Under Armour's Overvalued
Our view of the brand is only getting more positive, but market expectations outstrip ours.
We recently upgraded Under Armour's (UA) Economic Moat Rating to narrow from none. This indicates our increasing confidence in the company's brand intangible asset and coincides with improvement in several areas where we had previously seen challenges, notably footwear, women's, and international. Gross margins had fallen with the increase in growth, from 49.9% in 2010 to 47.9% in 2012, but have now ticked up to 48.7% in 2013 and are expected to reach 49.0% in 2014. In addition, women's, footwear, and international are now contributing strongly to growth, while new product platforms such as cotton and footwear are growing year over year. We now believe these should continue to build for a number of years while new technology platforms are added.
Additionally, the length of some of Under Armour's new sponsorship deals and the consistency of its returns over the past 15 years suggest that it would be difficult for a competitor to unseat its brand position or imitate its advantages in the marketplace. We believe consumers will continue to pay a premium for the Under Armour label, and retailers will continue to support the brand for the traffic and margins it generates and as an alternative to larger competitors Nike (NKE) and adidas (ADS).
Although our view of the brand has always been positive and is now even stronger, we still believe the market is pricing in overly aggressive valuation assumptions. Our fair value estimate of $65 implies a forward price/earnings ratio of 35 times 2014 earnings per share, yet the market price of shares is now more than 58 times the mean estimate for 2014 earnings. We assume operating income will grow more than 20% for 10 years and excess economic returns will persist for five years or more beyond our explicit forecast period.
Looking at what it would take to justify Under Armour's current market price, our discounted cash flow analysis suggests that the company's top line would need to grow 25% on average for five years and 20% on average for 10 years, with minimal volatility and cyclicality. Total revenue would need to exceed $3.2 billion in 2014 and grow to more than $15 billion in 2023, compared with our base-case estimate of $2.9 billion in 2014 to $10.5 billion in 2023. Operating margins would need to average nearly 14% annually for 10 years and reach nearly 16% by the end of our 10-year forecast period, compared with 2013's 11.4%. On an absolute dollar basis, operating profit would go from $265 million in 2013 to $2.4 billion in 2023, implying nearly 27% five-year average annual growth and 23% 10-year average annual growth. By comparison, Nike's operating margins have only once exceeded 14%, although its gross margin high-water marks are 45%-46%, lower than Under Armour's, but with a higher dependence on footwear sales.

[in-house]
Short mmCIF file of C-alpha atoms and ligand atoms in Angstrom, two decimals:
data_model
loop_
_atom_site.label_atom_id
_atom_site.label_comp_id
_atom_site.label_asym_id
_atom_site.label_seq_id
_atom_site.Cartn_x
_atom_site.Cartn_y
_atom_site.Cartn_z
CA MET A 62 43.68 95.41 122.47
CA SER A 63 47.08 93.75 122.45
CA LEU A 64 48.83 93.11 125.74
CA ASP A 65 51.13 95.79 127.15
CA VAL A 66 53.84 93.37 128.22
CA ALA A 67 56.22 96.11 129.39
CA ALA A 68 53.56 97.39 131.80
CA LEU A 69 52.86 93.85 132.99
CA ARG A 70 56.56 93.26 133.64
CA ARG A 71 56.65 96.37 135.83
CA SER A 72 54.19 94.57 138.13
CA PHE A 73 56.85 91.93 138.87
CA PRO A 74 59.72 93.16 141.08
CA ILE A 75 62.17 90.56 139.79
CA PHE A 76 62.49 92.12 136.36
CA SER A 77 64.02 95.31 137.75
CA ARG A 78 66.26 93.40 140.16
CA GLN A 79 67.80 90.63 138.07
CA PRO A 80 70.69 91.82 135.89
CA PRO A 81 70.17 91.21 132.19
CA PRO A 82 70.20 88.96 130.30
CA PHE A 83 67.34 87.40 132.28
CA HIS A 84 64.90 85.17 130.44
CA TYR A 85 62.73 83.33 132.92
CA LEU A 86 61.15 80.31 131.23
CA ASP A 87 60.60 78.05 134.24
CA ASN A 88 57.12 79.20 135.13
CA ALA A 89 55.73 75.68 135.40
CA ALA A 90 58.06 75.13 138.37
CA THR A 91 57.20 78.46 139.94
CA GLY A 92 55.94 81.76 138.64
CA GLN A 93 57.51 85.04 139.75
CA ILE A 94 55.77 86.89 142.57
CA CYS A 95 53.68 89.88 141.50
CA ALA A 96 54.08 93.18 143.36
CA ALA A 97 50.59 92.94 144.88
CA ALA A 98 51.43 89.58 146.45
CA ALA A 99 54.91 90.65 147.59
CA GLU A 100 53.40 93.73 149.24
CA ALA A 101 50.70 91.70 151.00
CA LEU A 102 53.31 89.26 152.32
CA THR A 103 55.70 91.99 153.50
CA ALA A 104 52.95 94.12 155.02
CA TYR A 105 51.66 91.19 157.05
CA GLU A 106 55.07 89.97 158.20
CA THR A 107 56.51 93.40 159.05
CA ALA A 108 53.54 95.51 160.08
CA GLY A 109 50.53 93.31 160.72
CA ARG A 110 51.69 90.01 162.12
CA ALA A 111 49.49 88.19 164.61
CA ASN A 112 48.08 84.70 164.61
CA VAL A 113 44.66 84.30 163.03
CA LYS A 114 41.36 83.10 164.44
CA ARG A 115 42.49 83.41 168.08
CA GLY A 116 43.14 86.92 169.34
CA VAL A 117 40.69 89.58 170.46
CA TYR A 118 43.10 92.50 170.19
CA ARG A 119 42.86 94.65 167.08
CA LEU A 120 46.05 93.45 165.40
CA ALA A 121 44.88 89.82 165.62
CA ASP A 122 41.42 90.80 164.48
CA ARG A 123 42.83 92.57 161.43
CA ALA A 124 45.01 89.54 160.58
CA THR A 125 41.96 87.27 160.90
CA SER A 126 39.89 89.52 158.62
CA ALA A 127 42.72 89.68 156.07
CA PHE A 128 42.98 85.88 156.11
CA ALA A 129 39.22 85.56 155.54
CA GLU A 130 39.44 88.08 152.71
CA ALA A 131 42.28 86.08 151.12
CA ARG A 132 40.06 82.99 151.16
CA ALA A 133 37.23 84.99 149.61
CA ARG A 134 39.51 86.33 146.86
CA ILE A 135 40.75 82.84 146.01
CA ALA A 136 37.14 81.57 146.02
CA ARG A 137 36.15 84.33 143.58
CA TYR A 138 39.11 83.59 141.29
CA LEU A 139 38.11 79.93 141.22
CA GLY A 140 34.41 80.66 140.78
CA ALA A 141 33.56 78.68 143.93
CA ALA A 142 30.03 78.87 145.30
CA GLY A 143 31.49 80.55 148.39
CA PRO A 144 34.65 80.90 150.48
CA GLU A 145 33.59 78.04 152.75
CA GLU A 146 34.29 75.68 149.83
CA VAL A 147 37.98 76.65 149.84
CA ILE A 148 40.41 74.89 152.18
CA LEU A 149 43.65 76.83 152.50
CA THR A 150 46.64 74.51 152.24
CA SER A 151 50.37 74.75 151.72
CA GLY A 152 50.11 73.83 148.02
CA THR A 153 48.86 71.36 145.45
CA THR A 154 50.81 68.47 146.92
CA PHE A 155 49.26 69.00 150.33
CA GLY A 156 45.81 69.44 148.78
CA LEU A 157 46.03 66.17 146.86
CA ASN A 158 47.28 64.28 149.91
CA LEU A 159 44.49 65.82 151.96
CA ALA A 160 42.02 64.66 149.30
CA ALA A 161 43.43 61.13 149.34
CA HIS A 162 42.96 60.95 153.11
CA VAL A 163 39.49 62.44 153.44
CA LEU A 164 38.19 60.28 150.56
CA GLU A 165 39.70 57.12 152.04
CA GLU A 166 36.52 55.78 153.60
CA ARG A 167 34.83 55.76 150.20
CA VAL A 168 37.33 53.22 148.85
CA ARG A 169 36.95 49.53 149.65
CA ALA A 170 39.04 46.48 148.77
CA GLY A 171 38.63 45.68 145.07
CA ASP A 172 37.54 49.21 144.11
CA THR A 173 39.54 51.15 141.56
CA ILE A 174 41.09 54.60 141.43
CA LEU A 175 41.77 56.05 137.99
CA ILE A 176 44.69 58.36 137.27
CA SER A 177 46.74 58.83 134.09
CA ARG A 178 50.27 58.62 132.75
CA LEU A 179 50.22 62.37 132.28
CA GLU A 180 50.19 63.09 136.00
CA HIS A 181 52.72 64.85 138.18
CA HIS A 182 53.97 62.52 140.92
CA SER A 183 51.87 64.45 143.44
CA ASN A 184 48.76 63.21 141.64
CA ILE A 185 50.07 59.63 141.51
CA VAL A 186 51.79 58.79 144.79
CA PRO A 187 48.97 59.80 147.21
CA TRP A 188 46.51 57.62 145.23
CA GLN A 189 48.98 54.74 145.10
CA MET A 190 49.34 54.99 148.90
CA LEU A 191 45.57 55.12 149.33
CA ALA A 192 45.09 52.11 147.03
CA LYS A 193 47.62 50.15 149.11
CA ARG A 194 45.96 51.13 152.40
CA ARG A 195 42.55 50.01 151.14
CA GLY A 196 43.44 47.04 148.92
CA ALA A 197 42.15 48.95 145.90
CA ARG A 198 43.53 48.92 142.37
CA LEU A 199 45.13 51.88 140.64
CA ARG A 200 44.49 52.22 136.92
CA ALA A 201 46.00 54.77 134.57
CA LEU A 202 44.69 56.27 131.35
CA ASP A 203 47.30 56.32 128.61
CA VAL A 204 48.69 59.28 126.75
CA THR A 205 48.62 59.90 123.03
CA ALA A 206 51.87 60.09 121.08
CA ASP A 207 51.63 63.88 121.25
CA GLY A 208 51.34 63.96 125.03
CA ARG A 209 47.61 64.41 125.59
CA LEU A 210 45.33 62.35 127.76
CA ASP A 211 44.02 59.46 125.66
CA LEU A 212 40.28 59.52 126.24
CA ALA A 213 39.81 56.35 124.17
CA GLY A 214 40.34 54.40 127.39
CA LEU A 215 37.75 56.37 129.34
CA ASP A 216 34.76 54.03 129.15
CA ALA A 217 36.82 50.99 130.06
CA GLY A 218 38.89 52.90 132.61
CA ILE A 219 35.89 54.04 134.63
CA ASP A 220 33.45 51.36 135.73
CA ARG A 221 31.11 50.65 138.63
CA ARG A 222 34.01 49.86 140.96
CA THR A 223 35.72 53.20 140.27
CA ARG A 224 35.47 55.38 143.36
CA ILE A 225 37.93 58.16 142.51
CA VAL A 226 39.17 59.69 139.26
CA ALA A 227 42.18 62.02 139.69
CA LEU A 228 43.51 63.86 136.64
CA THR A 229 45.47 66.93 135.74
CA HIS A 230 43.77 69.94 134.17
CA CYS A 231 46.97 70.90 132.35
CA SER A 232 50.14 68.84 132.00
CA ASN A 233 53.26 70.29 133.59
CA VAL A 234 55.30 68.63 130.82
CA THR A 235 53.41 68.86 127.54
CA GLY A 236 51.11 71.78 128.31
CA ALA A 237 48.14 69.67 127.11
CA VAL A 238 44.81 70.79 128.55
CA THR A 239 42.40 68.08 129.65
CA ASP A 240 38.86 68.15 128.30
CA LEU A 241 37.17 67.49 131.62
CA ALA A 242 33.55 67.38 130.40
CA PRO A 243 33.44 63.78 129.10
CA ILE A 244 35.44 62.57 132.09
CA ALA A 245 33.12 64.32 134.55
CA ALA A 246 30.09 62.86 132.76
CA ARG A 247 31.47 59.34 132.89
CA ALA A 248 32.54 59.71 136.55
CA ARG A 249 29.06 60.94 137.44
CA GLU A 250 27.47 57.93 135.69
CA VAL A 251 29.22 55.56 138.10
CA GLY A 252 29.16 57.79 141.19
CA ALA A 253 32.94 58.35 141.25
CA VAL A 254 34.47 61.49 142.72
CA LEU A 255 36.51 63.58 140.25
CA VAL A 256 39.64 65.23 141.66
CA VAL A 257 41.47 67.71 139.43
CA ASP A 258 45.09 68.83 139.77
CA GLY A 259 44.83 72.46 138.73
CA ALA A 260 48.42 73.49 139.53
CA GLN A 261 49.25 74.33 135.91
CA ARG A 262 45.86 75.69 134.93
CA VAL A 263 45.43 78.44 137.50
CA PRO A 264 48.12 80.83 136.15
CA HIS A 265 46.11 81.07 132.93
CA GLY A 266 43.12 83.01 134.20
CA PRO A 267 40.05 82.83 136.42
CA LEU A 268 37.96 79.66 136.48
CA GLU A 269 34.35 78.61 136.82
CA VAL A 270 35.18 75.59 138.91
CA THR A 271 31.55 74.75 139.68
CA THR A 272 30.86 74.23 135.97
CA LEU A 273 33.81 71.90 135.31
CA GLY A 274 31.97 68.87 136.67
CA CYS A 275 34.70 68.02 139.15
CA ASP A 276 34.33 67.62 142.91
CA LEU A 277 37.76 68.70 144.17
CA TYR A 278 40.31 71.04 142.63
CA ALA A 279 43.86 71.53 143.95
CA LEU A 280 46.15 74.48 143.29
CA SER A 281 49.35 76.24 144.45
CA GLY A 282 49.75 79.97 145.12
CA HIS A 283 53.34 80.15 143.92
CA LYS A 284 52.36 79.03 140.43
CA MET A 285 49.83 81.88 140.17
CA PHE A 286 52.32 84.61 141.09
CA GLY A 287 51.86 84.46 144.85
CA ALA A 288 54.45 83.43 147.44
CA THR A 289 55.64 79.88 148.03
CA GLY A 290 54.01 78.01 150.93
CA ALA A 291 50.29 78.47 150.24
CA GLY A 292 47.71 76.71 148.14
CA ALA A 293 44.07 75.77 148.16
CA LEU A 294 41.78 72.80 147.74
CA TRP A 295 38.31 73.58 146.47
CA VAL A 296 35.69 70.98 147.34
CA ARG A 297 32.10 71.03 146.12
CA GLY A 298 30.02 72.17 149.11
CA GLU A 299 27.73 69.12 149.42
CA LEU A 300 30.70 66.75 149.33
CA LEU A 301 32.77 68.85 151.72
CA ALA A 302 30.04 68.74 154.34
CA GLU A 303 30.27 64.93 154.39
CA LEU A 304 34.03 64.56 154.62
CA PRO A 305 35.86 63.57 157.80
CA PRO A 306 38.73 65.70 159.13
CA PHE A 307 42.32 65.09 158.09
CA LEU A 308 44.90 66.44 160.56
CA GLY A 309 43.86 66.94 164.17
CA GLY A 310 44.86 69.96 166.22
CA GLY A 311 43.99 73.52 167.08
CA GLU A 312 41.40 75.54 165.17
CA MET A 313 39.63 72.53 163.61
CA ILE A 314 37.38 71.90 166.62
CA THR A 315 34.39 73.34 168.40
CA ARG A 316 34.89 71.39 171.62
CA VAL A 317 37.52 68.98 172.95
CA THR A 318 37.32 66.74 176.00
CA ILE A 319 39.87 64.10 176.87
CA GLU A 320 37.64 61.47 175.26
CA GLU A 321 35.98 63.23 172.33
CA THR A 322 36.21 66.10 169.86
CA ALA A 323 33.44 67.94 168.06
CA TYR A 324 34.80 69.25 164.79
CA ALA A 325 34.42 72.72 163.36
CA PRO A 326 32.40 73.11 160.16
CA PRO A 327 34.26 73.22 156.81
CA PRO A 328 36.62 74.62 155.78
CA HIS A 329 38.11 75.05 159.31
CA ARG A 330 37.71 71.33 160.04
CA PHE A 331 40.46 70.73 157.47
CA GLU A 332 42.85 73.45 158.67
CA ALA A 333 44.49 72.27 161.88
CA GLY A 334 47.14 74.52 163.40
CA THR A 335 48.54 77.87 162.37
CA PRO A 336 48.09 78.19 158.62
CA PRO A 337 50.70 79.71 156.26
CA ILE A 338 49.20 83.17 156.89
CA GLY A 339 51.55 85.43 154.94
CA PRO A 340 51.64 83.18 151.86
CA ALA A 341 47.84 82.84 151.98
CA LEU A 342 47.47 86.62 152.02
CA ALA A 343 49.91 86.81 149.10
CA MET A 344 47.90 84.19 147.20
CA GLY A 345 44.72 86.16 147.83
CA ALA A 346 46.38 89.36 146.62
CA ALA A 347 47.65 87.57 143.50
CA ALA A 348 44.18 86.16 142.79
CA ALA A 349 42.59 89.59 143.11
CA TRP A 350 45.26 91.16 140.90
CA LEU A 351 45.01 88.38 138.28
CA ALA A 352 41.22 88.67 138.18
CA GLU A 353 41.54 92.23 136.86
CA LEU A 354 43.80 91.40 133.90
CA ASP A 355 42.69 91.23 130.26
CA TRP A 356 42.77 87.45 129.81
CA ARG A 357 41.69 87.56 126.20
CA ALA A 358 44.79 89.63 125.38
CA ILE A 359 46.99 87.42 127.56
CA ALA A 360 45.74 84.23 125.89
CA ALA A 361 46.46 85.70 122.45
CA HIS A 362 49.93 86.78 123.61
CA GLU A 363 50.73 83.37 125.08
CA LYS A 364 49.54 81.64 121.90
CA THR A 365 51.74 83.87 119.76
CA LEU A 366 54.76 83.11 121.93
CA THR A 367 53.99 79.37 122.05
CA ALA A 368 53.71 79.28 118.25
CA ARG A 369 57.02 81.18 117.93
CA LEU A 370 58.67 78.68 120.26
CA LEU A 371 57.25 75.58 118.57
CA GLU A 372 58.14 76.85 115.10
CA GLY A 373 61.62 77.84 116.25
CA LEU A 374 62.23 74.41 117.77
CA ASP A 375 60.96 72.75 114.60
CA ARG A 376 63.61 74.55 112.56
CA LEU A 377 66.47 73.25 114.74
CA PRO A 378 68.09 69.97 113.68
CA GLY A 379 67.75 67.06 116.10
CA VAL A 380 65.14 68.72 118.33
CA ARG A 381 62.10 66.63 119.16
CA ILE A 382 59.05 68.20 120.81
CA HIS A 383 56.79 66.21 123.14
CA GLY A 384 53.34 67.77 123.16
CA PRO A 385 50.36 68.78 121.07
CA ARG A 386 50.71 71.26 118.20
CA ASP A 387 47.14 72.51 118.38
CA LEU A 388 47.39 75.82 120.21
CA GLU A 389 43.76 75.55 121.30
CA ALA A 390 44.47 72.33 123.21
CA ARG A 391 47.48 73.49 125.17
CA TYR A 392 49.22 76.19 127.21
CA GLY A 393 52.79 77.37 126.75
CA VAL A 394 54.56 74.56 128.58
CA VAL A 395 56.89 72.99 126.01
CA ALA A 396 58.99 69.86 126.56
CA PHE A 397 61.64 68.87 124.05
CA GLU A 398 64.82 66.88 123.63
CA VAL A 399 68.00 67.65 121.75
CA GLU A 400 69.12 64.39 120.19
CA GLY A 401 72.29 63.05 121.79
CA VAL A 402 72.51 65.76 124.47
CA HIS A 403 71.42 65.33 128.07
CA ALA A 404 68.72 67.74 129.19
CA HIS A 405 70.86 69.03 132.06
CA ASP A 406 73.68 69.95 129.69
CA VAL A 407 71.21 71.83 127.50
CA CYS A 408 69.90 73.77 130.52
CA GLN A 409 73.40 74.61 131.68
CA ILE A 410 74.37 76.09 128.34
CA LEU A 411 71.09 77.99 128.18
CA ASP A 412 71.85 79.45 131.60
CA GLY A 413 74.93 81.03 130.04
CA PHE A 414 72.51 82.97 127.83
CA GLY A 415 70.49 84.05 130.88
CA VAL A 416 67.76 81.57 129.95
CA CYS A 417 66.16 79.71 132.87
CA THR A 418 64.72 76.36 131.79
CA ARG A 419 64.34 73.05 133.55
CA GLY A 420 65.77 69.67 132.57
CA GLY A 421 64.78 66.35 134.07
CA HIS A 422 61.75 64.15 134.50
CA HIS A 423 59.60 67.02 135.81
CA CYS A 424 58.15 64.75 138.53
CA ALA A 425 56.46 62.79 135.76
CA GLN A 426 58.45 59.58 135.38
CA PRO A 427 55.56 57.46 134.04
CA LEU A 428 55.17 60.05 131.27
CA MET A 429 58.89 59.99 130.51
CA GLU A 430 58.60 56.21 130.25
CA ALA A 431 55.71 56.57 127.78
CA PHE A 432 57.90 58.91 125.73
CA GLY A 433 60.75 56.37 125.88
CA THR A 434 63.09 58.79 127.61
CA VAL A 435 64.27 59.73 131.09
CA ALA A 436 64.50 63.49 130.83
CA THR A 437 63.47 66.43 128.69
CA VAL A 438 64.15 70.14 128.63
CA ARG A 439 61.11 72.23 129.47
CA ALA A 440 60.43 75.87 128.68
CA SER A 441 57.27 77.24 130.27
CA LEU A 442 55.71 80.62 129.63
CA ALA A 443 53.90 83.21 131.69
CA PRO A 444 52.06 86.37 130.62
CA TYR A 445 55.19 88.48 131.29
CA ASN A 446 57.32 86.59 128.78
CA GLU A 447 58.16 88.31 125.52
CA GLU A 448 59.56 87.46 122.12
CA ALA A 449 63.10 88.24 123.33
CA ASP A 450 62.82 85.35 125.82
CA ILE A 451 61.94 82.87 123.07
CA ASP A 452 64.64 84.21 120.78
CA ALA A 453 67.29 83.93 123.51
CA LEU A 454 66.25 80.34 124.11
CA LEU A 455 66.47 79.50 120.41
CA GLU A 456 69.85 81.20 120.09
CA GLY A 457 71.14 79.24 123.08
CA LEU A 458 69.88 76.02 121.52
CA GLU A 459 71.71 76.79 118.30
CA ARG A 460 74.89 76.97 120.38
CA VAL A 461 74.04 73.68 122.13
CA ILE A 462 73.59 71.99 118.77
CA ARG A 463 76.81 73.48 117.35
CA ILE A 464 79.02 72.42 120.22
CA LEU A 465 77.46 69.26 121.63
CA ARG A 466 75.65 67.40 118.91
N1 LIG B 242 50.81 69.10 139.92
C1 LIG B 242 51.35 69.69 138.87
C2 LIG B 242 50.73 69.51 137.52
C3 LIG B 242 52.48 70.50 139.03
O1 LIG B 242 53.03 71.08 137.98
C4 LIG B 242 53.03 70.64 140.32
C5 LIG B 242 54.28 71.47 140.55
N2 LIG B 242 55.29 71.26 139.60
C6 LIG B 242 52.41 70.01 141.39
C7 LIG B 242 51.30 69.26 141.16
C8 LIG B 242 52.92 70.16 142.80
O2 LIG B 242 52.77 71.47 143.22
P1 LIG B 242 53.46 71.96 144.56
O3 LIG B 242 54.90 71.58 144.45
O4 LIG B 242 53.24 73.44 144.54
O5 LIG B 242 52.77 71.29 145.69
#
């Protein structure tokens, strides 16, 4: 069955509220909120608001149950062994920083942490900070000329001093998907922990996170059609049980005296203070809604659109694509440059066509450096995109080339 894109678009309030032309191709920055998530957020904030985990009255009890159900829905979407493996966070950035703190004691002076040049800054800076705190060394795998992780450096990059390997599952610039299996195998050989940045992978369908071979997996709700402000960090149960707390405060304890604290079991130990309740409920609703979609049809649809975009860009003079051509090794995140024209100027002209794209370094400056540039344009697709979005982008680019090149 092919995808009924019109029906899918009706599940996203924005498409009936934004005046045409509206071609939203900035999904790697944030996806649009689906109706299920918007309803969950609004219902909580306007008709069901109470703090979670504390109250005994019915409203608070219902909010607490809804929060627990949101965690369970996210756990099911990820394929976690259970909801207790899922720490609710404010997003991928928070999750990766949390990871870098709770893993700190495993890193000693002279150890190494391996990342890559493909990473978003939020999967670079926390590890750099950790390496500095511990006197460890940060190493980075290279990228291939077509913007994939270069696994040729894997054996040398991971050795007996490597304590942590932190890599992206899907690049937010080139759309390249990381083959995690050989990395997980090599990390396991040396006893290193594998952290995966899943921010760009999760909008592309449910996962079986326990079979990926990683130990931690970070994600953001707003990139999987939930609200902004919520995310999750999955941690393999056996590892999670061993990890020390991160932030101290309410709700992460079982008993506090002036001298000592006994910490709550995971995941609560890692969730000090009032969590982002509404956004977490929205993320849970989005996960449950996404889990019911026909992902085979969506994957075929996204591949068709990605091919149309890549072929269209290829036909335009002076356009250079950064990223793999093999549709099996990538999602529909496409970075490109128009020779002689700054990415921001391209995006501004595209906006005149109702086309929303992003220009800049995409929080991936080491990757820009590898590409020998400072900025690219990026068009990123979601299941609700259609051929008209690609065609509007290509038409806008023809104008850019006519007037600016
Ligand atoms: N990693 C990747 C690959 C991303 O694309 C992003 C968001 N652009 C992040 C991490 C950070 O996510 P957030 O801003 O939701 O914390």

Continuous Improvement Has Put Brand on a Better Track
As a leading innovator of performance apparel, footwear, and accessories, Under Armour is establishing itself as a global athletic brand, in our opinion. Consumers have shown great affinity for the label across multiple product categories, and retailers have been more than happy to give Under Armour shelf space, reducing their dependence on Nike. The firm's entry into additional categories, such as footwear, has exhibited strong but uneven growth, but continuous improvement, along with above-expectations gains in the core domestic apparel business, has put the brand on a better track.
Under Armour's key growth strategies are to increase footwear, drive direct-to-consumer growth from owned stores and Internet sales, and accelerate international expansion. The company recognizes footwear is a big part of the athletic business and it will continue to develop capabilities there, but it also intends to continue expanding its core apparel business. Increasing average price and margin in apparel and from direct sales has a strong influence on returns. We believe many of Under Armour's national collegiate and international soccer sponsorships are an integral part of being able to eventually compete with Nike and adidas to offer both apparel and footwear to young athletes and fans. In apparel, Under Armour has made great strides in its women's business by becoming more focused on fit, silhouette, and workout occasion, and we think further women's growth will come. In youth, the firm continues to dominate and is still gaining floor space in new and existing channels. In its core men's business, innovation in core categories such as ColdGear Infrared or treated cotton have driven increases at retail partners' stores, while penetration of new sports and categories such as outdoor have driven distribution growth. International expansion remains more of a challenge but also a bigger long-run opportunity, as recently only 6% of revenue was from outside North America. We believe the soccer team deals, door growth planned for Asia and Europe, and recent launches of soccer cleats and new ColdGear products should start generating momentum.